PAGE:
Tuesday, June 7, 2005

Bobolinks

My Texan wife longed for the warm sunshine of summer. Sandy grew up in the desert Southwest. Her dad was a geologist; he constantly sought the black gold of Texas -- oil.

Until she moved to Maine, Sandy had only seen snow fall once before, but by the time we finished our first winter in Northern Maine, she had seen more snow than she ever dreamed existed. As the calendar moved toward the summer months, she longed for the sight of green grass, walking barefoot, and warm sunshine drenching her from head to foot.

One afternoon in June, I returned home and found Sandy standing outside. Her right hand shaded her eyes as she intently focused on the field behind the parsonage. In her left hand she held a book. The book contained pictures and descriptions of all the birds in North America.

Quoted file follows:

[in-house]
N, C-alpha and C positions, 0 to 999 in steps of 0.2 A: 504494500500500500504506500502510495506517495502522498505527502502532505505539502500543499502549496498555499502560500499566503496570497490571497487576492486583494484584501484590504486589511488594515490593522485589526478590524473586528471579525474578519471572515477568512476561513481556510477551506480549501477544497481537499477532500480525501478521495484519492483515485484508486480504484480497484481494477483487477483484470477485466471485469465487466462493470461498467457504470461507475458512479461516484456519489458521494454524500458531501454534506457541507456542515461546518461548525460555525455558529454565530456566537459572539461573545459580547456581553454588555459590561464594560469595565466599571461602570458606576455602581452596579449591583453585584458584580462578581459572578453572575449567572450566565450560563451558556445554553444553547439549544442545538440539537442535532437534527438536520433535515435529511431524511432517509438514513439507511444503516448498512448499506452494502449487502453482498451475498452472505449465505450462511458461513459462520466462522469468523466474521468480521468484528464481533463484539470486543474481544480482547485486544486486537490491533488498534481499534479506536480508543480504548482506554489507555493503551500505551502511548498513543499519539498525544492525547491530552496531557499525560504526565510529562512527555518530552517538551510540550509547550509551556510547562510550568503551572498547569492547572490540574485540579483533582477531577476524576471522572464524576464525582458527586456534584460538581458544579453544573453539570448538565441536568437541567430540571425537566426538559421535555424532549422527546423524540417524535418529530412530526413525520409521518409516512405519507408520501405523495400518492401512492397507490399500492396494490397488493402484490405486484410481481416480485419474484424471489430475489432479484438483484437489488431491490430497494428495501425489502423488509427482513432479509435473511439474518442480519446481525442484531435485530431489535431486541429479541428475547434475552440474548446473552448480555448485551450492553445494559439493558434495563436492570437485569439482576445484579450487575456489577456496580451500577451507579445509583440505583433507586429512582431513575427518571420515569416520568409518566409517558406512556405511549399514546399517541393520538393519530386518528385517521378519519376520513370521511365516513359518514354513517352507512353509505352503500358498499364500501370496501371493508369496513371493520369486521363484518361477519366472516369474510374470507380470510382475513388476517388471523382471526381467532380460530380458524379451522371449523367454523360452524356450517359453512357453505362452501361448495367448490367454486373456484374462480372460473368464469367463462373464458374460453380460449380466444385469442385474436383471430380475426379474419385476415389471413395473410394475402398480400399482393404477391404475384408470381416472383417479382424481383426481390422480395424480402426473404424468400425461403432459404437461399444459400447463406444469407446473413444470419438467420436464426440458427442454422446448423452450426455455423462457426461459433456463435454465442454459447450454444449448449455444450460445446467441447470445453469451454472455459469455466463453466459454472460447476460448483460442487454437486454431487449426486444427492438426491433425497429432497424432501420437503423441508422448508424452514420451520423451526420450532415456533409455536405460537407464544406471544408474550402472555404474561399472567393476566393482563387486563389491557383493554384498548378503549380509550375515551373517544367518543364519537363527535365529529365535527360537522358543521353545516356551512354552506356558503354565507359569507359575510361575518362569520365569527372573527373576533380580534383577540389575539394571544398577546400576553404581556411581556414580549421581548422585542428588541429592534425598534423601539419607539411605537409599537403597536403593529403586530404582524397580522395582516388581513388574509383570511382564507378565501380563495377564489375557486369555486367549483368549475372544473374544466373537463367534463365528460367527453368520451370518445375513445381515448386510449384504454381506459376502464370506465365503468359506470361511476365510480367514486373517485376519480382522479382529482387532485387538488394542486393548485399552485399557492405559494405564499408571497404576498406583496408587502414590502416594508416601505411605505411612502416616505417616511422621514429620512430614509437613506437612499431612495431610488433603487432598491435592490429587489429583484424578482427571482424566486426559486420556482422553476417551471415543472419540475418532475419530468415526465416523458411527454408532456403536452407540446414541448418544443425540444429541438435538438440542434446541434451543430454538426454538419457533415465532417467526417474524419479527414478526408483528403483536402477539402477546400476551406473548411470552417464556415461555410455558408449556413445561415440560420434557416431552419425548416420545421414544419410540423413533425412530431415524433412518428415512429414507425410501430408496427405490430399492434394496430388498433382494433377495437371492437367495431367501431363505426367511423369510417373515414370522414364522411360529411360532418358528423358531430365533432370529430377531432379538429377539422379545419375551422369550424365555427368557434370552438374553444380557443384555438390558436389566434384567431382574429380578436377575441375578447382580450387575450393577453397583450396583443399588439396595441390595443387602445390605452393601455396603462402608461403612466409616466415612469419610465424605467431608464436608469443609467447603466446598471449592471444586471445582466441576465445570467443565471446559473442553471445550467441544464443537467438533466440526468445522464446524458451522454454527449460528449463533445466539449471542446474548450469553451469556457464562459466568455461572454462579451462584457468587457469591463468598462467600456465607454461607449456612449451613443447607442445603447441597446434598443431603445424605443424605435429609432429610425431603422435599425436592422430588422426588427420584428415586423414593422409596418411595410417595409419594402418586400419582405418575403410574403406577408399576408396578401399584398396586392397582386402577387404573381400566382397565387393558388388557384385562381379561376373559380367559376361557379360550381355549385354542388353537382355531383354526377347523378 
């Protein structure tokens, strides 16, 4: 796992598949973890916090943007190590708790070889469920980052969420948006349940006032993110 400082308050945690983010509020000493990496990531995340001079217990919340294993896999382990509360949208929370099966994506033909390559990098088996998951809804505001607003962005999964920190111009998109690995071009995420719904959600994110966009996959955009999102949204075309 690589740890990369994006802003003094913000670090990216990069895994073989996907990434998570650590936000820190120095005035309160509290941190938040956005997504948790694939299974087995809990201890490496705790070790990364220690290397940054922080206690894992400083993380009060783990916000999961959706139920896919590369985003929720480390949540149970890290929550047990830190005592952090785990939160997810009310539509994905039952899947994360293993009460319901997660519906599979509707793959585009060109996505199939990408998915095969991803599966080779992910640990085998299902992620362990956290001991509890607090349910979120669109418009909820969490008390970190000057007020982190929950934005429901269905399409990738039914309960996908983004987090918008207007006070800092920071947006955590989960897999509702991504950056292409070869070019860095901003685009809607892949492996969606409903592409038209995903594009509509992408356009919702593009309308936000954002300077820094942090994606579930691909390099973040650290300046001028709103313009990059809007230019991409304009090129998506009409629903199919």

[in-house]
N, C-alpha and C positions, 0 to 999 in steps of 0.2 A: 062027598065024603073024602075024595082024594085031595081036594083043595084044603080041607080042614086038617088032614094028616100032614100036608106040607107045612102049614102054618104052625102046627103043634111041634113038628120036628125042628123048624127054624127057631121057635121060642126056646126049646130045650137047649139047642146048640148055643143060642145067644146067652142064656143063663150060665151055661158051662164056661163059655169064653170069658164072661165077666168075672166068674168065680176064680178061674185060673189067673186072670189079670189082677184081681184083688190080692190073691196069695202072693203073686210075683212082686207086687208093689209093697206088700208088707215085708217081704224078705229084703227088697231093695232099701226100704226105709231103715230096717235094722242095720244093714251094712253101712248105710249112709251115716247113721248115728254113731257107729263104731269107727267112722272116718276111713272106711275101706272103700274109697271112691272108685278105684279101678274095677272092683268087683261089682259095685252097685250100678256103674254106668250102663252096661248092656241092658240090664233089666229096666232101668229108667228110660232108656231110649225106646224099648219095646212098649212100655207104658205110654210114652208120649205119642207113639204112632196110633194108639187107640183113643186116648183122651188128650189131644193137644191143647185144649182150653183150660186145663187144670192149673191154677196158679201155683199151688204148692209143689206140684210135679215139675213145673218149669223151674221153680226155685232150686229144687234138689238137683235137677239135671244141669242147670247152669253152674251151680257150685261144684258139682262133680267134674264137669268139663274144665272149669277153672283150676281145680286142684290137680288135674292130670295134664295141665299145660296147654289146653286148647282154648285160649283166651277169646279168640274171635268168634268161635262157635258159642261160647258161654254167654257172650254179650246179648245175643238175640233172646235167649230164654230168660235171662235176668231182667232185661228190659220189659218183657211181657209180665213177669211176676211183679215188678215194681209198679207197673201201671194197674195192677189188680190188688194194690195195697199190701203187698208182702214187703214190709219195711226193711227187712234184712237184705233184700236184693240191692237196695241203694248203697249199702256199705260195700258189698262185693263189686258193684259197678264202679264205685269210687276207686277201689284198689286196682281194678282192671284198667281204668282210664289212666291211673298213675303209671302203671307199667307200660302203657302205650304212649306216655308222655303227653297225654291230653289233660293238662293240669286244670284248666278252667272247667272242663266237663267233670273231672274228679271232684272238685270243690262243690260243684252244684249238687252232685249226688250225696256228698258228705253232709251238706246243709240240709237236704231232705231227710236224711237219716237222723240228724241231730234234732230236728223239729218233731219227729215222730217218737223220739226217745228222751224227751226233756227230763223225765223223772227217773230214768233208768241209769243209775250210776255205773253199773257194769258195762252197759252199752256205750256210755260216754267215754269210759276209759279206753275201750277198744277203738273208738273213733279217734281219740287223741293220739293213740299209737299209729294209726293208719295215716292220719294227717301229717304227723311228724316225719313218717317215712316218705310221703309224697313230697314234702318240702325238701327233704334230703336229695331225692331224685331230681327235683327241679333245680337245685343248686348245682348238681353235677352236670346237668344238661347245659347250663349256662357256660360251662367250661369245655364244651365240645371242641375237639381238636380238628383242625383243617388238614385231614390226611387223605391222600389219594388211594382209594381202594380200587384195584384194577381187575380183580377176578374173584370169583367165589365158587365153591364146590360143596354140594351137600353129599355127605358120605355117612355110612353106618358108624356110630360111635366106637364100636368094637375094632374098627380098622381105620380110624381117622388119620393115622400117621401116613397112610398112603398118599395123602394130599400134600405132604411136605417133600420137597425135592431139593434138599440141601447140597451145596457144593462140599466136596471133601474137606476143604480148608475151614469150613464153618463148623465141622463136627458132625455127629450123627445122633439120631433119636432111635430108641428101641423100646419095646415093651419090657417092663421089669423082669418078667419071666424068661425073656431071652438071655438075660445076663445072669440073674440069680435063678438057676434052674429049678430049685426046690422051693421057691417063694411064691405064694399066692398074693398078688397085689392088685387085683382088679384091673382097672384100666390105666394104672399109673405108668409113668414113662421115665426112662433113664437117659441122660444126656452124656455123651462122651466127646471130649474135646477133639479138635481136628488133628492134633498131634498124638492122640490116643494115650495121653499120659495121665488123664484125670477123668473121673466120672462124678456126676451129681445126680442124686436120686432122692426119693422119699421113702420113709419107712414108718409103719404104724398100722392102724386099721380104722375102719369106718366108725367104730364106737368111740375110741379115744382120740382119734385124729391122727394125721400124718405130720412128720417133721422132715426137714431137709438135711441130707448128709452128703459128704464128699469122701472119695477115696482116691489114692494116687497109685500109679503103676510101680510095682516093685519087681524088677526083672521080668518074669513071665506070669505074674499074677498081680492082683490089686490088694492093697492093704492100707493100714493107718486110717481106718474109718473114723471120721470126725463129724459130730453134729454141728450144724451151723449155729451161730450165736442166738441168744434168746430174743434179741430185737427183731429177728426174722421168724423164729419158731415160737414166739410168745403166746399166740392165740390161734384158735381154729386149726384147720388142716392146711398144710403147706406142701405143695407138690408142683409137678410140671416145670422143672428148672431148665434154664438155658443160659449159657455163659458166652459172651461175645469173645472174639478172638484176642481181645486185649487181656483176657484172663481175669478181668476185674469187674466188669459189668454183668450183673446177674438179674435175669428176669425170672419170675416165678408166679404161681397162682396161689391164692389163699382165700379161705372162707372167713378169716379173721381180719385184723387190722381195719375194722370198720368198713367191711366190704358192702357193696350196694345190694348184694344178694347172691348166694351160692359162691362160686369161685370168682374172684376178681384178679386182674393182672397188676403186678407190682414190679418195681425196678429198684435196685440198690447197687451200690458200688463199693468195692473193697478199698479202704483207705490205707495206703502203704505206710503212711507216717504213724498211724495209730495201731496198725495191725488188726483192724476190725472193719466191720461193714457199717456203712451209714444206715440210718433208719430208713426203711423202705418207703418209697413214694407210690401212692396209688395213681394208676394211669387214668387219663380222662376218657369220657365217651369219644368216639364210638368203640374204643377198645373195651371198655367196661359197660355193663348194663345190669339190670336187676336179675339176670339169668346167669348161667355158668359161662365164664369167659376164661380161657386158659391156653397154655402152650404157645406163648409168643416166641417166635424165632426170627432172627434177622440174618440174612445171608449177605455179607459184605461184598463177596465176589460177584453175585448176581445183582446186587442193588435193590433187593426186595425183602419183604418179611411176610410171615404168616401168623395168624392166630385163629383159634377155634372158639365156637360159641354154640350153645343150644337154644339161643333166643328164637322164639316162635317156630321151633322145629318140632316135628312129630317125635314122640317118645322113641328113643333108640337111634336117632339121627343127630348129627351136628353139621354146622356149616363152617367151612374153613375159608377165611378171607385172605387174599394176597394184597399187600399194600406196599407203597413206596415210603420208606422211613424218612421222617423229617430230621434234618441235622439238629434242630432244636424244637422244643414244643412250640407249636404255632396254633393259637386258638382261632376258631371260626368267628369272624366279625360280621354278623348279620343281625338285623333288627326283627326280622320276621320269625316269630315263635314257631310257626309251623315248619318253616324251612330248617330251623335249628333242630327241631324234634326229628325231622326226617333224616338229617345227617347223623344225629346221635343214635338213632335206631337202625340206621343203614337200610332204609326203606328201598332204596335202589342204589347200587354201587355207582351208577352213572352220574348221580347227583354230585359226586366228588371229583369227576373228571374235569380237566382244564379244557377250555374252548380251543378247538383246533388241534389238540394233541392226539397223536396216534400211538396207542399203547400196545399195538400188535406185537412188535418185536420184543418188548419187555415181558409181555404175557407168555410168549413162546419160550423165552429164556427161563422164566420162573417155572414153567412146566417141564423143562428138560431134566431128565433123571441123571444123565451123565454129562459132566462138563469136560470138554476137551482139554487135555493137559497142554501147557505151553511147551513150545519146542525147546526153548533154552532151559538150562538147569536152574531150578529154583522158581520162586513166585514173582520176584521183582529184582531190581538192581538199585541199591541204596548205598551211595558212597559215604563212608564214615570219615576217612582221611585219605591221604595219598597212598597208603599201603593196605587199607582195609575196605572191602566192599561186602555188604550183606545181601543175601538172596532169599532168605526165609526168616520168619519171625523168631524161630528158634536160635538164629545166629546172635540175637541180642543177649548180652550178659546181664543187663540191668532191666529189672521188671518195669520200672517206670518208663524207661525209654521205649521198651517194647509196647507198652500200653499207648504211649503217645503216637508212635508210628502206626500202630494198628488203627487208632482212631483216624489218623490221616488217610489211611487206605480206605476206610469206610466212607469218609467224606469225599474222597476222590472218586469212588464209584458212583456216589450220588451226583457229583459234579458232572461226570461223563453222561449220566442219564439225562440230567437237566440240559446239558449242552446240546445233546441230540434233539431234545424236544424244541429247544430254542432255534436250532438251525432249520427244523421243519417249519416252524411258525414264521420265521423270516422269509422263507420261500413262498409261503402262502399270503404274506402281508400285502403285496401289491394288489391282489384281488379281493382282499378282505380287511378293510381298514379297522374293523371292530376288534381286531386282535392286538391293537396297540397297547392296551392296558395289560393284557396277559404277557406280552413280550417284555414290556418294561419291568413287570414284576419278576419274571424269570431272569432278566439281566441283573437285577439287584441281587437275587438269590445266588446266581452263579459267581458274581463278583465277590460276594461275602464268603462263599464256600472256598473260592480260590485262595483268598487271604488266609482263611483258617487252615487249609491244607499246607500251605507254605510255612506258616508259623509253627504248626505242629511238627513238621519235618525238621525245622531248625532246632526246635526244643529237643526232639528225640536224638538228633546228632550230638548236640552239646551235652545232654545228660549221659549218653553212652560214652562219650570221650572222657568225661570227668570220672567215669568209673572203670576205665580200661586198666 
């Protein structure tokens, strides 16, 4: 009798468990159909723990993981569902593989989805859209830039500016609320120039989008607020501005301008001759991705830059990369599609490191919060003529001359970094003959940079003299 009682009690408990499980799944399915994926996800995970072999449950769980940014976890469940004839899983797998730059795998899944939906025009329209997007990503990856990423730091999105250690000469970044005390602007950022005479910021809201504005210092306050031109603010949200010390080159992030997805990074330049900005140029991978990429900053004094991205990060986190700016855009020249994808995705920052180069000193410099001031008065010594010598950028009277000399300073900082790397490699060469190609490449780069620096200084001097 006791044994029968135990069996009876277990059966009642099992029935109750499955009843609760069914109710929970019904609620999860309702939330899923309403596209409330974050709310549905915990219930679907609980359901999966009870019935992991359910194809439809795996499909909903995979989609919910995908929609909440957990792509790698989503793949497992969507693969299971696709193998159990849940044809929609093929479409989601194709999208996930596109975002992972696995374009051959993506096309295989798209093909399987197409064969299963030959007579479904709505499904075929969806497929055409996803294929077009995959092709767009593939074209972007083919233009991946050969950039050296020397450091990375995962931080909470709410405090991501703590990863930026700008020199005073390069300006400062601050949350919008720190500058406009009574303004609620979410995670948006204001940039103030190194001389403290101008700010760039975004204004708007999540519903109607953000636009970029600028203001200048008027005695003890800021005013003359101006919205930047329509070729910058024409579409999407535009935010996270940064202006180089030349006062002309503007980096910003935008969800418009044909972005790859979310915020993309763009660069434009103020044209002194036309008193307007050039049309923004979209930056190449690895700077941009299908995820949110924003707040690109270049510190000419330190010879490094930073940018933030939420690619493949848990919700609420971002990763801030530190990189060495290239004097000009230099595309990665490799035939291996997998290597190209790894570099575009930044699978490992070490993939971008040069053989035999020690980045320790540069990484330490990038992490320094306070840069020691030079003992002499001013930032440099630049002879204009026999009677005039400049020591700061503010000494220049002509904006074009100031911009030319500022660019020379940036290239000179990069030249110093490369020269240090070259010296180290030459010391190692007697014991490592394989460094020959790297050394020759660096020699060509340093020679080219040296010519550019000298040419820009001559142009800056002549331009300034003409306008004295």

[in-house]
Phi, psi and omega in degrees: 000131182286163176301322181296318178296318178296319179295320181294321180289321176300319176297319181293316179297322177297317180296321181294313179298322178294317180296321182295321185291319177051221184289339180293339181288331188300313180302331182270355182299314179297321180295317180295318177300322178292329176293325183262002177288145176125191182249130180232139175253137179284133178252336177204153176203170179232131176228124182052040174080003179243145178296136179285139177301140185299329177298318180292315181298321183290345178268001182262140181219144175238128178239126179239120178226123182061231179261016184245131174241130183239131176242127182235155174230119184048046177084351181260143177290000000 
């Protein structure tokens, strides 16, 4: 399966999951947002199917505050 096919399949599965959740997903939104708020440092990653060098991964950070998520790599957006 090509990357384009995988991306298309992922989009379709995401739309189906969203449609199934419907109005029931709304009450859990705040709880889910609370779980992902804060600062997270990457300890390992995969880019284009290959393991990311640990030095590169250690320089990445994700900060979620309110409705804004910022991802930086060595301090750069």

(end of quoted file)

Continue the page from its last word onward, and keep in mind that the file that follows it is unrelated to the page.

"Bobolinks! Those birds are Bobolinks! See their coloring and the way they hover in the sky! Listen to their song! Those birds are Bobolinks! This book says that they have one of the longest migratory routes of all the birds. They come up to the northern areas of North American and then all the way to the southern tip of South America every year. This field is one of their nesting spots!"

Her attention was captured by these little creations of God. Sandy was like a child. Those Bobolinks brought her such joy and pleasure. I teased her and told her there was no such bird as a Bobolink. From that time on, everytime we saw a bird we could not identify, I would say, "Maybe it's a Bobolink!"

Every June that followed, Sandy watched for the migration of the Bobolinks. It became a ritual, one of the little serendipities of life we enjoyed in "The County."

We are like the Bobolinks. We have learned to live where we are, but realize that there is a destination we have not yet arrived at. We will continue our migration until the Lord says, "You're home now."

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